Student Profile: Jordan Glendenning – PhD in Digital Fiction
Jordan Glendenning is 25, from Darlington, and studied for a BA (Hons) Creative and Professional Writing and MArts in Professional Writing before beginning studying for a PhD in Digital Fiction. Jordan is in his first year of study whilst also working as a Graduate Teaching Assistant in the school.
I found out about Bangor through looking for great Creative Writing courses. Most universities provide only a "with Creative Writing" or "and Creative Writing" degree; I was looking for something more substantial. When I visited Bangor for an Open Day I was blown away by the scenery, having come from a small Northern valley to the foothills of the Snowdonia mountains. The lecturers here were all knowledgeable and friendly too.
Studying and working...
I’m undertaking a PhD in Digital Fiction whilst working part-time as Graduate Teaching Assistant in the school. My research looks specifically at how writing a multi-threaded narrative in digital fiction affects the creative process. My project is practice-based research, meaning that the research comes from the practice, and the practice comes from the research. As I study the subject, I create a text that is both informed by and informs my research.
I receive a fee-waiver for the programme because I'm a Graduate Teaching Assitant, and without it I wouldn’t be studying for my PhD this soon.
Bangor as a place for postgraduate students ...
The support I have received being at Bangor has been fantastic so far, not only from other postgraduates themselves, but from the members of the department, and even support staff from around the university. Everyone is eager to help.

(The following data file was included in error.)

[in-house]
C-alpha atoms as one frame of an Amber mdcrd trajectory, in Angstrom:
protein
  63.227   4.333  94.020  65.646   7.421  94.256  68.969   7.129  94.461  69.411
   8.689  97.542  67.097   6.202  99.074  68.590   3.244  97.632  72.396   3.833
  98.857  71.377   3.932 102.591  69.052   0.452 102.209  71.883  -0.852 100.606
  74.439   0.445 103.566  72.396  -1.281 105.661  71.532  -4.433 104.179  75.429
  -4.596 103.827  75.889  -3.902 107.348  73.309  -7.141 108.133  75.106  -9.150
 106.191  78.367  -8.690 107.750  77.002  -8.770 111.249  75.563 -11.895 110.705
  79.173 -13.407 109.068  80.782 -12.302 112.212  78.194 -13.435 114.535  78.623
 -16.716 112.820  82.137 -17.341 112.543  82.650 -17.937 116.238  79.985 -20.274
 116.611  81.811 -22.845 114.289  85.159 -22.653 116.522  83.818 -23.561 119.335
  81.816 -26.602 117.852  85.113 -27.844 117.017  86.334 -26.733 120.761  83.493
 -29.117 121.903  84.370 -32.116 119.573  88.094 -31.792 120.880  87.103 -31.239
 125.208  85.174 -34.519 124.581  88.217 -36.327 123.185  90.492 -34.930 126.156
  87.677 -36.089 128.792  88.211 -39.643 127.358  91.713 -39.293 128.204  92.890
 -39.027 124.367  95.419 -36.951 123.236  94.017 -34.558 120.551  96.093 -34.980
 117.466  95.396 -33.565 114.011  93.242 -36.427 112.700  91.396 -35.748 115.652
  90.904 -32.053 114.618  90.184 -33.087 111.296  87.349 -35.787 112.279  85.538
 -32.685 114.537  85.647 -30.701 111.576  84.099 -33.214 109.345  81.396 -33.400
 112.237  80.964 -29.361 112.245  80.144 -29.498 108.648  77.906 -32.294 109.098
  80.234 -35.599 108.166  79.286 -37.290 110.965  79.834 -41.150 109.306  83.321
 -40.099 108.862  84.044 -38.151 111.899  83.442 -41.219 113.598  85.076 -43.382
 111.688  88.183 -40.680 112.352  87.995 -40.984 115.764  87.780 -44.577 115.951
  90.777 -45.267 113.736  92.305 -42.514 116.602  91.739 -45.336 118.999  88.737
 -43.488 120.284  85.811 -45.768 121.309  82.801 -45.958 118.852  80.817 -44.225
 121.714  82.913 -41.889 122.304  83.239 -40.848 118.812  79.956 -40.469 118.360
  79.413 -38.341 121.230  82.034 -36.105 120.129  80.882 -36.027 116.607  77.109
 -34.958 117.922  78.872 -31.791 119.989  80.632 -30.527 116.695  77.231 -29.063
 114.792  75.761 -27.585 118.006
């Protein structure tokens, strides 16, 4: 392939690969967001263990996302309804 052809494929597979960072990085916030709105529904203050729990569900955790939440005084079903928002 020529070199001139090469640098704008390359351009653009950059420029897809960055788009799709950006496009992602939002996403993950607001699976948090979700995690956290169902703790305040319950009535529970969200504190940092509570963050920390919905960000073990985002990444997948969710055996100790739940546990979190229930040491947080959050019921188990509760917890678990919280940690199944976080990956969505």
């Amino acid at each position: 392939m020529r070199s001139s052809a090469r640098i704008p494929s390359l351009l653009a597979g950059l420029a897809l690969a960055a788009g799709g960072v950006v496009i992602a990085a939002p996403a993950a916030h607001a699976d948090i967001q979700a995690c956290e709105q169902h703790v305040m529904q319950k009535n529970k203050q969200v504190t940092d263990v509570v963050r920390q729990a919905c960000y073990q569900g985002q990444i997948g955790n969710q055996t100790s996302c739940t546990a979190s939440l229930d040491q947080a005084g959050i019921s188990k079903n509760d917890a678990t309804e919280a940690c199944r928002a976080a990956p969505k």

There are many highlights, including teaching students and someone getting their first A, hitting the final word on my Master's dissertation, and my graduation ceremony.
The most difficult thing is the protracted time away from other people whilst undertaking self-study. It's not always great to shut ourselves away from other people. Sometimes I have to remember that as a postgraduate it's possible to attend workshops and seminars that can really help you improve your research, general study skills, and CVs - all postgraduates should take advantage of this.
Do you think your time at Bangor will help you in the future?
Yes, most definitely. The opportunities provided to me here have been amazing, and the working relationships with peers and colleagues are likely to last my entire career. Some of the mentors I have had at this university have been almost vital in my improvement as a student and a person.
Plans for the future ...
After achieving my PhD, I plan to teach Creative Writing, preferably some form of digital fiction, whilst publishing as a writer, and furthering my research.